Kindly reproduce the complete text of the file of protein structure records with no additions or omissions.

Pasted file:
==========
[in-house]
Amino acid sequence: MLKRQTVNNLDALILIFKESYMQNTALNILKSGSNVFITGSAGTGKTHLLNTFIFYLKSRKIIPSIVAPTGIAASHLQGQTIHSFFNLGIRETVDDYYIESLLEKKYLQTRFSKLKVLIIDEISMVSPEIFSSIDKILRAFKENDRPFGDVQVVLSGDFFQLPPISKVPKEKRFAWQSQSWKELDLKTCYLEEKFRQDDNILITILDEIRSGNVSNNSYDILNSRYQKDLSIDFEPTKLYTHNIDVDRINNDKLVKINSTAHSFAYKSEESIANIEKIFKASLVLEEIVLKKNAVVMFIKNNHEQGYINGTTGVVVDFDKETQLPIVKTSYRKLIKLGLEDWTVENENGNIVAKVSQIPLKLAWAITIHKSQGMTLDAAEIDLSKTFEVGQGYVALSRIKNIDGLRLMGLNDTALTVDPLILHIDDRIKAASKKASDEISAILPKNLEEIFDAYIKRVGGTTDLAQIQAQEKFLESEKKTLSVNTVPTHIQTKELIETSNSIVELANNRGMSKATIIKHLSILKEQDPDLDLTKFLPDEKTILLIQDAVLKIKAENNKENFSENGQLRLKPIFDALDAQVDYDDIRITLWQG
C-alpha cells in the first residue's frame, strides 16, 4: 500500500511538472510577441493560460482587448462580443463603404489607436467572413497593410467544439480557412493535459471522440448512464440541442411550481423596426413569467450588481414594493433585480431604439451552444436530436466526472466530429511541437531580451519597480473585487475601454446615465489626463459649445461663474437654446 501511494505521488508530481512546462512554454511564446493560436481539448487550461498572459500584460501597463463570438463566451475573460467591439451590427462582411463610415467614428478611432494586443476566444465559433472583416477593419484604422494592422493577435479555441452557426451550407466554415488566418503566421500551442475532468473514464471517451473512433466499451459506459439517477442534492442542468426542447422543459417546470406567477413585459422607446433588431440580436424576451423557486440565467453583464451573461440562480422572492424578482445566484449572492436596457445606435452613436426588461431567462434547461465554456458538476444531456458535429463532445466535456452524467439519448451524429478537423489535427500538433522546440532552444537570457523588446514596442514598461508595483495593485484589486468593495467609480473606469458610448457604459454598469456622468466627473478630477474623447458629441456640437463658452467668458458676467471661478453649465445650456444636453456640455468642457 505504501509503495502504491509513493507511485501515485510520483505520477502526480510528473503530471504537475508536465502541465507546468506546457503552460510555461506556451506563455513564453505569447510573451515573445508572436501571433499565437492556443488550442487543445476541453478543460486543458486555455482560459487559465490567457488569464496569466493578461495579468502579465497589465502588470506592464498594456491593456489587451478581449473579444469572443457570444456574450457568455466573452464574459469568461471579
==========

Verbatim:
[in-house]
Amino acid sequence: MLKRQTVNNLDALILIFKESYMQNTALNILKSGSNVFITGSAGTGKTHLLNTFIFYLKSRKIIPSIVAPTGIAASHLQGQTIHSFFNLGIRETVDDYYIESLLEKKYLQTRFSKLKVLIIDEISMVSPEIFSSIDKILRAFKENDRPFGDVQVVLSGDFFQLPPISKVPKEKRFAWQSQSWKELDLKTCYLEEKFRQDDNILITILDEIRSGNVSNNSYDILNSRYQKDLSIDFEPTKLYTHNIDVDRINNDKLVKINSTAHSFAYKSEESIANIEKIFKASLVLEEIVLKKNAVVMFIKNNHEQGYINGTTGVVVDFDKETQLPIVKTSYRKLIKLGLEDWTVENENGNIVAKVSQIPLKLAWAITIHKSQGMTLDAAEIDLSKTFEVGQGYVALSRIKNIDGLRLMGLNDTALTVDPLILHIDDRIKAASKKASDEISAILPKNLEEIFDAYIKRVGGTTDLAQIQAQEKFLESEKKTLSVNTVPTHIQTKELIETSNSIVELANNRGMSKATIIKHLSILKEQDPDLDLTKFLPDEKTILLIQDAVLKIKAENNKENFSENGQLRLKPIFDALDAQVDYDDIRITLWQG
C-alpha cells in the first residue's frame, strides 16, 4: 500500500511538472510577441493560460482587448462580443463603404489607436467572413497593410467544439480557412493535459471522440448512464440541442411550481423596426413569467450588481414594493433585480431604439451552444436530436466526472466530429511541437531580451519597480473585487475601454446615465489626463459649445461663474437654446 501511494505521488508530481512546462512554454511564446493560436481539448487550461498572459500584460501597463463570438463566451475573460467591439451590427462582411463610415467614428478611432494586443476566444465559433472583416477593419484604422494592422493577435479555441452557426451550407466554415488566418503566421500551442475532468473514464471517451473512433466499451459506459439517477442534492442542468426542447422543459417546470406567477413585459422607446433588431440580436424576451423557486440565467453583464451573461440562480422572492424578482445566484449572492436596457445606435452613436426588461431567462434547461465554456458538476444531456458535429463532445466535456452524467439519448451524429478537423489535427500538433522546440532552444537570457523588446514596442514598461508595483495593485484589486468593495467609480473606469458610448457604459454598469456622468466627473478630477474623447458629441456640437463658452467668458458676467471661478453649465445650456444636453456640455468642457 505504501509503495502504491509513493507511485501515485510520483505520477502526480510528473503530471504537475508536465502541465507546468506546457503552460510555461506556451506563455513564453505569447510573451515573445508572436501571433499565437492556443488550442487543445476541453478543460486543458486555455482560459487559465490567457488569464496569466493578461495579468502579465497589465502588470506592464498594456491593456489587451478581449473579444469572443457570444456574450457568455466573452464574459469568461471579